Newsletter – September 2015

New Relief for Private Companies?

The private companies that suffer through the same accounting procedures as large public companies are now experiencing some level of relief. That relief is due to the FASB issuing Accounting Standard Updates (ASUs) that provide simplified accounting alternatives. The FASB defines private companies as entities other than a public business entity meeting any one of these criteria:
a.) It is required by the SEC to file financial statements
b.) It has issued securities that are traded, listed or quoted on an exchange or an over-the-counter market, or
c.) Has one or more securities that are not subject to contractual restrictions on transfer, and is required by law, contract, or regulation to prepare U.S. GAAP financial statements and make them publicly available on a periodic basis
The accounting alternatives reflect decisions reached by the Private Company Council (PCC) and endorsed by the FASB. The following is a list of the ASUs issued thus far with private company accounting alternatives:
a.) ASU 2014-02, Intangibles-Goodwill and Other Intangibles: Accounting for Goodwill
b.) ASU 2014-03, Derivatives and Hedging; Simplified Hedge Accounting Approach
c.) ASU 2014-07, Consolidation: Applying Variable Interest Entities Guidance to Common Control Leasing Arrangements
d.) ASU 2014-18, Business Combinations: Accounting for Identifiable Intangible Assets in a Business Combination
In this article we review the new simplified accounting rules for goodwill and other intangibles. In future articles, we will review the other accounting pronouncements.
On January 16, 2014, the FASB issued ASU 2014-02, Goodwill and Other Intangibles, Accounting for Goodwill. The new rule introduces an accounting alternative for private companies that simplifies and reduces the costs associated with the subsequent accounting for goodwill. The effects of a private company electing the accounting alternative as its accounting policy for goodwill include:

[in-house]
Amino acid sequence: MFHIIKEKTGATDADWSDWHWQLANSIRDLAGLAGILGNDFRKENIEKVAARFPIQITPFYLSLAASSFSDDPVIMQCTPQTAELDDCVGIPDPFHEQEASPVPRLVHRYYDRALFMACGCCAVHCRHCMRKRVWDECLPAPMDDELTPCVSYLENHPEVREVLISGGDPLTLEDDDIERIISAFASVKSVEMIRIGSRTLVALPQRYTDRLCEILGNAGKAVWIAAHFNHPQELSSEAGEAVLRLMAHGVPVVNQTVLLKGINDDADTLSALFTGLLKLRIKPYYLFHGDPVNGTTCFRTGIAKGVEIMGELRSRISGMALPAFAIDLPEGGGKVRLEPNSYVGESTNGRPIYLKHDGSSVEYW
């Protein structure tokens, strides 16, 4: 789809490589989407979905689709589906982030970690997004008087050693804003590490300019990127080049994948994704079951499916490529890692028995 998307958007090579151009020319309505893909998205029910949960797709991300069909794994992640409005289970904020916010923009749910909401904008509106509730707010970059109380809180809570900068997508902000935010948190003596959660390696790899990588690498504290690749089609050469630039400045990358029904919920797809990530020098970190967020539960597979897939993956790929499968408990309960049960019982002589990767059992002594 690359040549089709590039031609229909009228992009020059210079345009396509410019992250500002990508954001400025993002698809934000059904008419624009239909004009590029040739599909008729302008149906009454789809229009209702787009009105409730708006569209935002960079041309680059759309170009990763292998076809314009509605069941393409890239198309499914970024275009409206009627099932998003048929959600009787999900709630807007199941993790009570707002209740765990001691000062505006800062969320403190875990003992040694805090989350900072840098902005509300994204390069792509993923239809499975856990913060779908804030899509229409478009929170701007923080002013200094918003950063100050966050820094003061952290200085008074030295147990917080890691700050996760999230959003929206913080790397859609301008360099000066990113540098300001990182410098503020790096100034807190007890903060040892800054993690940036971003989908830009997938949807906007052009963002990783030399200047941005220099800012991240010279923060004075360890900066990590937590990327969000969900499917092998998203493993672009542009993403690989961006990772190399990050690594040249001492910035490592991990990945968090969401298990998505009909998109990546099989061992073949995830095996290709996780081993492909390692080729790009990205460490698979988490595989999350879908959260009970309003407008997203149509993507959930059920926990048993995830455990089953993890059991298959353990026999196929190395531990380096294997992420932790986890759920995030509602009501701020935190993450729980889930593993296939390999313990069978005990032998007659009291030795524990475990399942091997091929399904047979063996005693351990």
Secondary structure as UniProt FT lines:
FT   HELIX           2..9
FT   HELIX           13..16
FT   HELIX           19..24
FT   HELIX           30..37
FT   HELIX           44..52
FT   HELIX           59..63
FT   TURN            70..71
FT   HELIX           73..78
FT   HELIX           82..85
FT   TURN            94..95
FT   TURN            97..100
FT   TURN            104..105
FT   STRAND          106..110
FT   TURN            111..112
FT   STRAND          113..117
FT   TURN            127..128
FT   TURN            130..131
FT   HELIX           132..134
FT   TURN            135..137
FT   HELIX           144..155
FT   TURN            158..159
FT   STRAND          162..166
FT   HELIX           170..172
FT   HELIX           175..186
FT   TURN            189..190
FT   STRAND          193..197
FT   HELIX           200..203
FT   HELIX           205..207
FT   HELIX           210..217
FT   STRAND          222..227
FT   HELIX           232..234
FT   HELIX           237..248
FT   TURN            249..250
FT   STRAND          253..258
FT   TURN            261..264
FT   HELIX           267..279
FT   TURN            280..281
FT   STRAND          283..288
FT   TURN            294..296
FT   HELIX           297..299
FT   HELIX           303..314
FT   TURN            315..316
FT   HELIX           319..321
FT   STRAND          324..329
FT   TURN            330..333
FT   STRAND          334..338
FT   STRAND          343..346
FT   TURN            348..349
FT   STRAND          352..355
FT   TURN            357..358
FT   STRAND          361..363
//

a.) Amortizing goodwill over a period not to exceed 10 years instead of not amortizing it
b.) Choosing to test goodwill for impairment at either the entity level or the reporting unit level instead of having to test goodwill at the reporting unit level
c.) Testing goodwill for impairment only when there is a triggering event instead of testing it every year
d.) Testing and measuring goodwill for impairment by comparing the fair value of the entity to its carrying amount instead of performing a two-step goodwill impairment test that requires hypothetical business combination accounting for purposes of measuring an impairment loss
If the accounting alternative is elected, all aspects of it must be elected.
These new private company goodwill accounting rules are not effective until annual periods beginning after December 15, 2014, and interim periods within annual periods beginning after December 15, 2015; early adoption is permitted. Private companies may elect the accounting alternative to account for goodwill in their 2013 financial statements as long as those statements have not yet been made available for issuance.
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